In an interview to BBC HARDTalkprogramme, President Mohamed Waheed said he was open for an early election but that he was not empowered to declare a date for election. “This is not a dictatorship”, he said.Moreover, he said early elections could be held only with constitutional amendments and that the discussion for an early election, as well as what needs to be done in order to stabilise the situation, should go in to Parliament or the People’s Majlis.

When asked of his opinion of having an overseas representative in the Commission of National Enquiry, he said:“I have no reservation about it. We are working very closely with Commonwealth right now. We have a Commonwealth Special Envoy who is arriving in the Maldives in a matter of a few hours and we will provide all cooperation necessary”.
< class="text11verdana">Source: Miadhu, March 15, 2012

< class="heading12boldGeorgia">Street-action alone won’t help, says MDP leader

Vice-President of the former ruling Maldivian Democratic Party (MDP), AlhanFahmy has said that MDP cannot reach an early election by street action alone.Alhan said that MDP should negotiate with the government to come to terms with the Government to hold an early election.

Talking to media after a meeting with President Waheed, AlhanFahmy said that Dr. Waheed agreed to an early election, but since legislative amendments are required it was important to allow Parliament sessions to begin.

“We cannot reach for a solution by boycotting this office and that office. We should move forward by looking at all the angles, if there is a need for street activity then we should do that. And if there is a need to cooperate with the rebels, then we should do that. We only want our President to be someone who is elected by the people,” he said. < class="text11verdana">Source: Miadhu, March 16, 2012

< class="heading12boldGeorgia">UN calls for reviewing sanctions

The UN has called upon the international community to rethink their sanctions regime on Myanmar. UN Special Rapporteur for Myanmar Tomas Ojea Quintana said, “I am not saying that they must be lifted, but they must be analysed in detail.”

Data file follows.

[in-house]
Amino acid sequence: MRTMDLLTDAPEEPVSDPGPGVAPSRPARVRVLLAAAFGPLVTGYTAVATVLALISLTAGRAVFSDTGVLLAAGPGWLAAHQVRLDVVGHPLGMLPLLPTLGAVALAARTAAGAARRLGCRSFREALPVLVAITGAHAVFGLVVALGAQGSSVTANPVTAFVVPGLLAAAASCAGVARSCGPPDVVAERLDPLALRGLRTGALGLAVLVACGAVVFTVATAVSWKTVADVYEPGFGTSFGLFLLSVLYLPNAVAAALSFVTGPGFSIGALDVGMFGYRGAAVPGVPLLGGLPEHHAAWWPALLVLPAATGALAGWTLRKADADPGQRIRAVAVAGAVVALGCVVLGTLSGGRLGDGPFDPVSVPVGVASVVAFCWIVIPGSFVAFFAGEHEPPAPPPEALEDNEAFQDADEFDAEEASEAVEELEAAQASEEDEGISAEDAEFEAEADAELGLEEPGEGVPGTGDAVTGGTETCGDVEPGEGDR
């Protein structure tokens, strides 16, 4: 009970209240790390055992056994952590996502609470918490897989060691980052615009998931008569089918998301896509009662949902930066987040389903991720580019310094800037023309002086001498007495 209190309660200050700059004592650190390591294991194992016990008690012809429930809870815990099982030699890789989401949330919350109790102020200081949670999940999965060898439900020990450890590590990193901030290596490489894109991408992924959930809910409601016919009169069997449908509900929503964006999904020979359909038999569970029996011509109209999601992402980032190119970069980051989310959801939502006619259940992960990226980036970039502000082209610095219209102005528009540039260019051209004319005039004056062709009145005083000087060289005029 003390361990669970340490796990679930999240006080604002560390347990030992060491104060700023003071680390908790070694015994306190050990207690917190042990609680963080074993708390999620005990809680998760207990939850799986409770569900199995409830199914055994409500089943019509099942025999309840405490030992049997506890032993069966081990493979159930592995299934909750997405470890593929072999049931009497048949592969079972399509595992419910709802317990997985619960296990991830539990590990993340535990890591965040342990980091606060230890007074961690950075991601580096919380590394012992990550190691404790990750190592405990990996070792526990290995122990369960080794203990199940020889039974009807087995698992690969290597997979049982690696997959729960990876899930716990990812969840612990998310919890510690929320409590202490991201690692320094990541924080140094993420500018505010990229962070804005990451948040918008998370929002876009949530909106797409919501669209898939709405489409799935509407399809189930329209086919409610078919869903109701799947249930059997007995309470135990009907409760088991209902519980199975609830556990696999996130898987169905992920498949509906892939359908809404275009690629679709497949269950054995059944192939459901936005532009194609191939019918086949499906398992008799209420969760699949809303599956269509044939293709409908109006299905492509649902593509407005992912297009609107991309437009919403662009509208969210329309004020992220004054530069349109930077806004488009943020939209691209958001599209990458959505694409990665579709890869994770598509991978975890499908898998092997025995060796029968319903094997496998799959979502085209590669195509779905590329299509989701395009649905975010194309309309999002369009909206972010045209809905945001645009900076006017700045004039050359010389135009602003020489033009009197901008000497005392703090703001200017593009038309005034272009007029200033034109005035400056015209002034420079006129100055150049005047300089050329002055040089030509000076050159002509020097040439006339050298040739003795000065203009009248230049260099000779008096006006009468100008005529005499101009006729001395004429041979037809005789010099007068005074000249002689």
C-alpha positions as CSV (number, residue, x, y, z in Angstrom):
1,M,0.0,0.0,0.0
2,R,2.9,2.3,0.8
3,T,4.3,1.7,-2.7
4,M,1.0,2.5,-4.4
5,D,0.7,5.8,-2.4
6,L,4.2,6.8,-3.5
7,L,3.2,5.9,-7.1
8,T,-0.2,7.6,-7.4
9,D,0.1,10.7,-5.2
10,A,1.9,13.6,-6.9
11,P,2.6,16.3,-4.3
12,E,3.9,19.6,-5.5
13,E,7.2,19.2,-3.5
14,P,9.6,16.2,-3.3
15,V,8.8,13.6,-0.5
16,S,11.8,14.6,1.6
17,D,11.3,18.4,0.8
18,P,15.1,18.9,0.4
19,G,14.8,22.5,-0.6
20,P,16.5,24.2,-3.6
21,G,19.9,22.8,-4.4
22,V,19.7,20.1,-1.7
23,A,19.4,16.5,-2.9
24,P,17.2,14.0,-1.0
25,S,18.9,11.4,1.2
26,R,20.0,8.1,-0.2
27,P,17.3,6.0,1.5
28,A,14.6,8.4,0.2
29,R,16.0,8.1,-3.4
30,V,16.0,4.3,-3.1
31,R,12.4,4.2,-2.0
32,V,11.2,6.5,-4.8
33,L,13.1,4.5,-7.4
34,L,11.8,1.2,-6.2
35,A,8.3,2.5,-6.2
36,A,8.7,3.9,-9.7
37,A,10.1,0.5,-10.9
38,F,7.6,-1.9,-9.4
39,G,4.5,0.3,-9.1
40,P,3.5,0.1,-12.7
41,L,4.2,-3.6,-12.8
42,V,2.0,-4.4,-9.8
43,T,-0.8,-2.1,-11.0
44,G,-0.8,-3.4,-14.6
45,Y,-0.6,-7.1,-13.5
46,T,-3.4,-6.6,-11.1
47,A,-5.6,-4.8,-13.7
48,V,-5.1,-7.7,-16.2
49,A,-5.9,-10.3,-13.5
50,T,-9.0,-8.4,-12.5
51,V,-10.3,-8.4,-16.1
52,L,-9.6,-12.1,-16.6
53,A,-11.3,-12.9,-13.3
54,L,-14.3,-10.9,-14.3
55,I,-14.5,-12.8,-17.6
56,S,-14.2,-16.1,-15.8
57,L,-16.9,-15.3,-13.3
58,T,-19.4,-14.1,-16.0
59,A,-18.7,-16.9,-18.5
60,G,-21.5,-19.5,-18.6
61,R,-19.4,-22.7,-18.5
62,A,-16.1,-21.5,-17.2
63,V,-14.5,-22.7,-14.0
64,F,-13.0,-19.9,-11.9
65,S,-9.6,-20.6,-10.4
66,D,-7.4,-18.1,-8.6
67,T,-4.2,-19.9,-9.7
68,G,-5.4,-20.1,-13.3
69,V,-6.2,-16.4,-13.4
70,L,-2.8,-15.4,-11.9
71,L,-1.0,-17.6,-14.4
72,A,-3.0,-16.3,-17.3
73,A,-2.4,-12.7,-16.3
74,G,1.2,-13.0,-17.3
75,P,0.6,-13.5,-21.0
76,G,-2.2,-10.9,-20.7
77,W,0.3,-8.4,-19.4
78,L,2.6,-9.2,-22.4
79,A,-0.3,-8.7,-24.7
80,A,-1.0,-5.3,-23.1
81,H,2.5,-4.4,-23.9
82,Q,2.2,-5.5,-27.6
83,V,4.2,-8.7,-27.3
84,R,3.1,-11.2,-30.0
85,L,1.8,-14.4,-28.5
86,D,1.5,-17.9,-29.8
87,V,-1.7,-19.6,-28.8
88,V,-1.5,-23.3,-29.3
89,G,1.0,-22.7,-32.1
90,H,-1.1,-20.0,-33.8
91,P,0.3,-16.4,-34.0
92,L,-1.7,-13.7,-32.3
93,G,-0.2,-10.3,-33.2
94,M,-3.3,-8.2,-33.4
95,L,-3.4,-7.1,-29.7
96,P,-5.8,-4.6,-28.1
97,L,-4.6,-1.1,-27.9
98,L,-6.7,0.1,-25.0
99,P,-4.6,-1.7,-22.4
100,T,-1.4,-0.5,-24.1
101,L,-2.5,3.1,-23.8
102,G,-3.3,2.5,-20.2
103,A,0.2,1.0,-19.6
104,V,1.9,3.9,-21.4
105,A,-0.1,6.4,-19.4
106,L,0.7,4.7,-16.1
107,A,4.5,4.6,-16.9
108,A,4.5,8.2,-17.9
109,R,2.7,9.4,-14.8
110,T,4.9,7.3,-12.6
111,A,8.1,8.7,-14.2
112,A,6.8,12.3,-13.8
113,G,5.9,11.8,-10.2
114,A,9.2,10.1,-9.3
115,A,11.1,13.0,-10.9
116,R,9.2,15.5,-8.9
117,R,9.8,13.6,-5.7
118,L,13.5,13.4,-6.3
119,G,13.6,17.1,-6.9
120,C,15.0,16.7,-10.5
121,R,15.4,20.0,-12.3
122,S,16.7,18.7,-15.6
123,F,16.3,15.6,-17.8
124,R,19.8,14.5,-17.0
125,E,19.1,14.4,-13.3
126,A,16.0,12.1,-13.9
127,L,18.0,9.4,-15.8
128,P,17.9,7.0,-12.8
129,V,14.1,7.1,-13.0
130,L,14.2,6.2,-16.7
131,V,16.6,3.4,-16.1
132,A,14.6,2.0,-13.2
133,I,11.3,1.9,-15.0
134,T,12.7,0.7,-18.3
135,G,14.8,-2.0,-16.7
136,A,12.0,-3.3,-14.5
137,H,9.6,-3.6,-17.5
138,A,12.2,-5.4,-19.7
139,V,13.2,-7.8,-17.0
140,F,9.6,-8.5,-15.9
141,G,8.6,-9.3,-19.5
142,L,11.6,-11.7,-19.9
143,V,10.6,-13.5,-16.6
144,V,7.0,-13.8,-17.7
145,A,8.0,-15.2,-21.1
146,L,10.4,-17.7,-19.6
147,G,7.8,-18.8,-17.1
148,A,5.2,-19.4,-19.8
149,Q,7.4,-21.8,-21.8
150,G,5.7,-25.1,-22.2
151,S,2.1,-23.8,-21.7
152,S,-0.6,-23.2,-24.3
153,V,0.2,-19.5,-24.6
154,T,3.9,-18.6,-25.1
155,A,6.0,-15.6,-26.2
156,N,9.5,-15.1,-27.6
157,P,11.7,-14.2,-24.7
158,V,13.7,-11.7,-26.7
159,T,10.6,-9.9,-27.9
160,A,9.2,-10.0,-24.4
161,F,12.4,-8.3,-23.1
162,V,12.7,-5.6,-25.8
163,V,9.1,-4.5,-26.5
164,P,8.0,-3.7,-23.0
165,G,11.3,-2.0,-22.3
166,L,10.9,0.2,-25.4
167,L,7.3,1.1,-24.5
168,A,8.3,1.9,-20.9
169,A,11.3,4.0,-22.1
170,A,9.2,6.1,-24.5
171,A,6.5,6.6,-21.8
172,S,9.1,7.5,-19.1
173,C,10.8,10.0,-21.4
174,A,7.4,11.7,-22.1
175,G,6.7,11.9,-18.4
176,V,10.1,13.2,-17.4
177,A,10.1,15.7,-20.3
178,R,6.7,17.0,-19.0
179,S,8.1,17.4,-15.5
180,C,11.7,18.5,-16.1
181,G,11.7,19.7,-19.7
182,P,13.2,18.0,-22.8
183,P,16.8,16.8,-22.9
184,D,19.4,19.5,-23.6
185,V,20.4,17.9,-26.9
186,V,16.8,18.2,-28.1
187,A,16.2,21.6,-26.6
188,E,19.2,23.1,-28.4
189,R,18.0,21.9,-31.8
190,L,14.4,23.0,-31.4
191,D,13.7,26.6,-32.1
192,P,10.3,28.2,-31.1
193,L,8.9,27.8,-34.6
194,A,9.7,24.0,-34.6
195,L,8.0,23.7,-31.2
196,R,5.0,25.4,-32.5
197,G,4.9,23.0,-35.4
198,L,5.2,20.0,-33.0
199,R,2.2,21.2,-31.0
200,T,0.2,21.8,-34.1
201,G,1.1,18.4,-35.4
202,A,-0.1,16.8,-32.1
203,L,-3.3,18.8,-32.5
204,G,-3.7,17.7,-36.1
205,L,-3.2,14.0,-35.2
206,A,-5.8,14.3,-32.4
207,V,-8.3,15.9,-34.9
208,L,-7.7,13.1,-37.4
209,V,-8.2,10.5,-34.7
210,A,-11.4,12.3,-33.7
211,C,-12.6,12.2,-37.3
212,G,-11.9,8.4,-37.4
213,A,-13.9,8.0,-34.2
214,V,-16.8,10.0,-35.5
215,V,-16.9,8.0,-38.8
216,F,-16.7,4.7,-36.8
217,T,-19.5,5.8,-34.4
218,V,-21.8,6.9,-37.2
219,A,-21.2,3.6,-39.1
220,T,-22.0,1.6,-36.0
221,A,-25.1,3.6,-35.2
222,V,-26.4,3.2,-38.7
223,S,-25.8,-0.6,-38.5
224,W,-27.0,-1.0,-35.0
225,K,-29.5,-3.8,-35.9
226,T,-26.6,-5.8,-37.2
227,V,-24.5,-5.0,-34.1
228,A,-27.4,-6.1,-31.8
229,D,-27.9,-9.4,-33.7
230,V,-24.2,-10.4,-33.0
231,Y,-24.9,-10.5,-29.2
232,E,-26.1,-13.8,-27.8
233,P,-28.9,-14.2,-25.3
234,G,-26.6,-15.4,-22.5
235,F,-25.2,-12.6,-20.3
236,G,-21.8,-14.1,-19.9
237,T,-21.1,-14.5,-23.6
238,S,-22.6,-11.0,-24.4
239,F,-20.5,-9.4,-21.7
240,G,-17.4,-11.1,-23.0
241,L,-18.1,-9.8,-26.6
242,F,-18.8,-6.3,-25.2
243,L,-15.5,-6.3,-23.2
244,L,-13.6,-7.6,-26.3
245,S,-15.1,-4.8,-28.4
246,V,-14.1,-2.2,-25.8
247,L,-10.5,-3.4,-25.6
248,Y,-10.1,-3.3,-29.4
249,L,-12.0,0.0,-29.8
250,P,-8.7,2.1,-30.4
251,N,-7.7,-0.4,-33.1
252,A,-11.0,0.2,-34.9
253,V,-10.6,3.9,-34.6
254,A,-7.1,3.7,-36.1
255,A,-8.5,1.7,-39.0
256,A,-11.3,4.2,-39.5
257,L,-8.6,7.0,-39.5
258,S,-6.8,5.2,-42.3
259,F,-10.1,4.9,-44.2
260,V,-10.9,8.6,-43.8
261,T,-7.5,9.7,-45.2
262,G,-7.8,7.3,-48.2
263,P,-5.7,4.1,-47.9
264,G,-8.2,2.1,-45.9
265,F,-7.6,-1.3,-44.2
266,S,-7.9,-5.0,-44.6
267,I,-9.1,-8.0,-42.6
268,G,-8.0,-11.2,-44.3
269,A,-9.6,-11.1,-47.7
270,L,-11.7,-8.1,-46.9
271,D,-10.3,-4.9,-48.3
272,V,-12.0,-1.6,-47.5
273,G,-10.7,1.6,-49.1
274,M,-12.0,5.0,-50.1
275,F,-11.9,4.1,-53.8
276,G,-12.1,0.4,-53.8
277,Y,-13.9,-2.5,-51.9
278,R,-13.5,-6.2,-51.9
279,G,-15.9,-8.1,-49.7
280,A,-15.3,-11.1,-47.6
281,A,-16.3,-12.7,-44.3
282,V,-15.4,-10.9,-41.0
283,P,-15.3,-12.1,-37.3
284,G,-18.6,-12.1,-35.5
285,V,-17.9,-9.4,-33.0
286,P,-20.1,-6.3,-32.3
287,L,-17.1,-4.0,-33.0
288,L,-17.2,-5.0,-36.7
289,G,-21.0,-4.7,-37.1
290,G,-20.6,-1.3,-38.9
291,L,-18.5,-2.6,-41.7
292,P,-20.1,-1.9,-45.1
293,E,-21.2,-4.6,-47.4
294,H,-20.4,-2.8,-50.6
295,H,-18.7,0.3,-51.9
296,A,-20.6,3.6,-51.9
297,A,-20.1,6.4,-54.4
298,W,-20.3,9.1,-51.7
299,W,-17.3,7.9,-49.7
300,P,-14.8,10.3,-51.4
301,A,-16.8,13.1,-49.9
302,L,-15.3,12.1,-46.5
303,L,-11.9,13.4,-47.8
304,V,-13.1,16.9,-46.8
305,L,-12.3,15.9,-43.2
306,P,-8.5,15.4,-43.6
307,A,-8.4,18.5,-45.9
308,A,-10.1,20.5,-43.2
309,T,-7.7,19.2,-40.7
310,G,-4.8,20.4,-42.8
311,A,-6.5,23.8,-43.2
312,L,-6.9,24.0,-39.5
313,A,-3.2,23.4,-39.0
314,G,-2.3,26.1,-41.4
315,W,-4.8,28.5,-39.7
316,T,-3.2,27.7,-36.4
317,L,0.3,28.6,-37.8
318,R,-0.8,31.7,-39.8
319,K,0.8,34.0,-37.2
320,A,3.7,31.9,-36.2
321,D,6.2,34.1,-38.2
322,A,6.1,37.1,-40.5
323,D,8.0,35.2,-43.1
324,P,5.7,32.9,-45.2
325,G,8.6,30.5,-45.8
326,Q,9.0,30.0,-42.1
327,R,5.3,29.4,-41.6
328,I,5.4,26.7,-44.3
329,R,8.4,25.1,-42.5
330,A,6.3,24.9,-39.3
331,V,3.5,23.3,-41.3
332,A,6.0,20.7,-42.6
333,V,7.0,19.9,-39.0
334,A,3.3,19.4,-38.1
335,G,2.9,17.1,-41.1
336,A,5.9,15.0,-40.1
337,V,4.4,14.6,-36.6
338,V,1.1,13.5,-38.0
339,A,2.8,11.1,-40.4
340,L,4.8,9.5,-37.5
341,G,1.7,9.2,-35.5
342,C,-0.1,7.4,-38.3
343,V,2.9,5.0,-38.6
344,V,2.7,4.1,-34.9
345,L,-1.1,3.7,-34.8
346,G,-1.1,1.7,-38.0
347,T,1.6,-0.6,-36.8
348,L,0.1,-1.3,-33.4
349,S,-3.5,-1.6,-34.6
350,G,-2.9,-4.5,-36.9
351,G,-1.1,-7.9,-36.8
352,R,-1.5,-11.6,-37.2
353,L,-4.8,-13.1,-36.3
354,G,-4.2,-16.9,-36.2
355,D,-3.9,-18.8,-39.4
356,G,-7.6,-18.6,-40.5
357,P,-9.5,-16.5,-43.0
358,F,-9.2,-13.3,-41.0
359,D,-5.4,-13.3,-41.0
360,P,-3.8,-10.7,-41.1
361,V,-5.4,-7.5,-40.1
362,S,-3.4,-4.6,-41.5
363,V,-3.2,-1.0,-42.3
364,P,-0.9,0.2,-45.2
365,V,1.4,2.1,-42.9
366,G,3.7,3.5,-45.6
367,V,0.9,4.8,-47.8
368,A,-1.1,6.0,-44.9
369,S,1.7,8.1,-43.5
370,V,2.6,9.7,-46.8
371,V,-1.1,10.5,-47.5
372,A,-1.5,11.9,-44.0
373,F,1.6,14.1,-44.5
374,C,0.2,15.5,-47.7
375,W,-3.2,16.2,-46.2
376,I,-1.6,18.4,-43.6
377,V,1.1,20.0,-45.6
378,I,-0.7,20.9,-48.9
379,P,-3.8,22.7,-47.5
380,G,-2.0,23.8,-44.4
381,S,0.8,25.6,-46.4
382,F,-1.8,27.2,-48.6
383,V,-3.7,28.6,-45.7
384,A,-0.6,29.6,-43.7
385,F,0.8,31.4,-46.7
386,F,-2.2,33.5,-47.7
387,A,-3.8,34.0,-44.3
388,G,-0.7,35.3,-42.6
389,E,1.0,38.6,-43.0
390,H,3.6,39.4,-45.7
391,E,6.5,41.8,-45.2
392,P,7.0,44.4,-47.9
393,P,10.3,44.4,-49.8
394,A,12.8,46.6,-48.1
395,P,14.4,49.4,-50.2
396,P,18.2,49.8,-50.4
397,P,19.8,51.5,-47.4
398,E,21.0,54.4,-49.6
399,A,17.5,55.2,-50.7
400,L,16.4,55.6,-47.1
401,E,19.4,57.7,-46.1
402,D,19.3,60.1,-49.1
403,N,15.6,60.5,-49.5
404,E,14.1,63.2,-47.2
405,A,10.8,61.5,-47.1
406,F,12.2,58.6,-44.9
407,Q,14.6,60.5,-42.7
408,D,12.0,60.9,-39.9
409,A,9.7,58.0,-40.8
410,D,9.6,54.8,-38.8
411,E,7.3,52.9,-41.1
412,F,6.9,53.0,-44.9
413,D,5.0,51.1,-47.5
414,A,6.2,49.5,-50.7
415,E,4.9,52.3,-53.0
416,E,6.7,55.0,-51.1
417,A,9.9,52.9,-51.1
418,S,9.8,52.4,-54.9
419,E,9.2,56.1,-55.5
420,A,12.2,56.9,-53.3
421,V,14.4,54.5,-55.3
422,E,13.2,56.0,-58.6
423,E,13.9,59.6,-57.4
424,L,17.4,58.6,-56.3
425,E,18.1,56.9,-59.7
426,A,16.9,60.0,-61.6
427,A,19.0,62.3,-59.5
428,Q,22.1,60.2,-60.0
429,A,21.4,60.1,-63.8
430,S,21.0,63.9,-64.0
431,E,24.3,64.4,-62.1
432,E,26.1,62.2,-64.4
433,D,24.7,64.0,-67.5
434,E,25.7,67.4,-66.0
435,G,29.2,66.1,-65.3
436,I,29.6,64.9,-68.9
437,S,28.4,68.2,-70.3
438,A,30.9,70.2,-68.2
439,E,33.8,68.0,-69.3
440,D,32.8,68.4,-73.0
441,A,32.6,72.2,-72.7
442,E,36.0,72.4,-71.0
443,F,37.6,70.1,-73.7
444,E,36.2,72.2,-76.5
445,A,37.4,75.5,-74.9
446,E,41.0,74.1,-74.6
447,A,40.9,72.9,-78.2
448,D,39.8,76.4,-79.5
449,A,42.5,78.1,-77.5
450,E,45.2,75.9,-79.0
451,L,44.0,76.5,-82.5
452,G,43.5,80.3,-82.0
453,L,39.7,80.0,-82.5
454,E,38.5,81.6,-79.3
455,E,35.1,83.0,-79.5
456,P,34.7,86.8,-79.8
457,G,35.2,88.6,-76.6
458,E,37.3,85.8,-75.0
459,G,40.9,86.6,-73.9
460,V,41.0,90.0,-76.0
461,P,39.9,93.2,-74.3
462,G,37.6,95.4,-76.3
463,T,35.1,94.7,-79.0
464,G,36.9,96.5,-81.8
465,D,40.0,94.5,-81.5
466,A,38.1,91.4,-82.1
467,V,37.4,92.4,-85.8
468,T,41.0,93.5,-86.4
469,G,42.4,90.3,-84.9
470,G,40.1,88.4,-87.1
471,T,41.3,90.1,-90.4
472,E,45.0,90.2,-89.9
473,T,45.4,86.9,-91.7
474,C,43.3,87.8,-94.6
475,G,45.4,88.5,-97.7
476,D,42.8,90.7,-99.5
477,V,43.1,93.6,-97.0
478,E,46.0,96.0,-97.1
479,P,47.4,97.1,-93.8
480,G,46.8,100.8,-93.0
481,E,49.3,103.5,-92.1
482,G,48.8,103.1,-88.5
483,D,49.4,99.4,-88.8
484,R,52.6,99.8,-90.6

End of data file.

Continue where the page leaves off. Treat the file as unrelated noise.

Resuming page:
On the other hand, UN development chief Helen Clark said building Government institutions and dealing with issues like corruption will be critical in Myanmar as it chases development. To this end the organisation would like to have a full country programme.
< class="text11verdana"> March 13, 2012;, March 14, 2012

< class="heading12boldGeorgia">Pay rise for Govt servants

The Government has announced that it has approved a pay rise for civil servants, including military personnel. The pay rise will be nearly double the wages of the lowest paid Government employee and is aimed at curbing corruption fostered by low pay.

The Finance Ministry said salaried civil servants and military personnel would get a rise of 30,000 kyats (S$48) a month from April 1, the same day as parliamentary by-elections in which Opposition leader Aung San SuuKyi is contesting for the first time. The lowest-paid workers in Government departments and organisations currently earn 1,100 kyats a day and will receive an extra 1,000 a day.

Myanmar’s civil servants, who make up 3.3 per cent of the population, are badly paid compared to other professions and many turn to asking for ’tea money’, or small bribes, to survive.
< class="text11verdana">Source:, March 14, 2012

< class="heading12boldGeorgia">China wants dam project revived

Chinese officials have called upon Myanmar’s Government to restart a Beijing-backed multibillion-dollar hydro-electric project that was suspended apparently without notice last year.

China was caught off-guard by September’s suspension of the US$3.6 billion China-funded Myitsone dam being built by a Chinese company. The project had drawn protests from ethnic and environmental groups.

The official China Daily newspaper on Sunday quoted the officials as saying the dam would produce badly-needed electricity for Myanmar and raise living standards. While the former head of the National Energy Administration, Zhang Guobao, told the newspaper that the dam will improve the lives of local residents and boost the economy.
< class="text11verdana">Source:, March 11, 2012

< class="heading12boldGeorgia">SuuKyi calls for freedom from fear

A leaked video of Aung San SuuKyi’s television campaign speech has the Nobel Laureate calling for “freedom for fear”, rule of law and respect for human rights for establishing a vibrant democratic system.

This video comes at a time when the star campaigner of the National League for Democracy (NLD) said in Radio Free Asia that the Government has censored one of her speeches that was critical of the junta.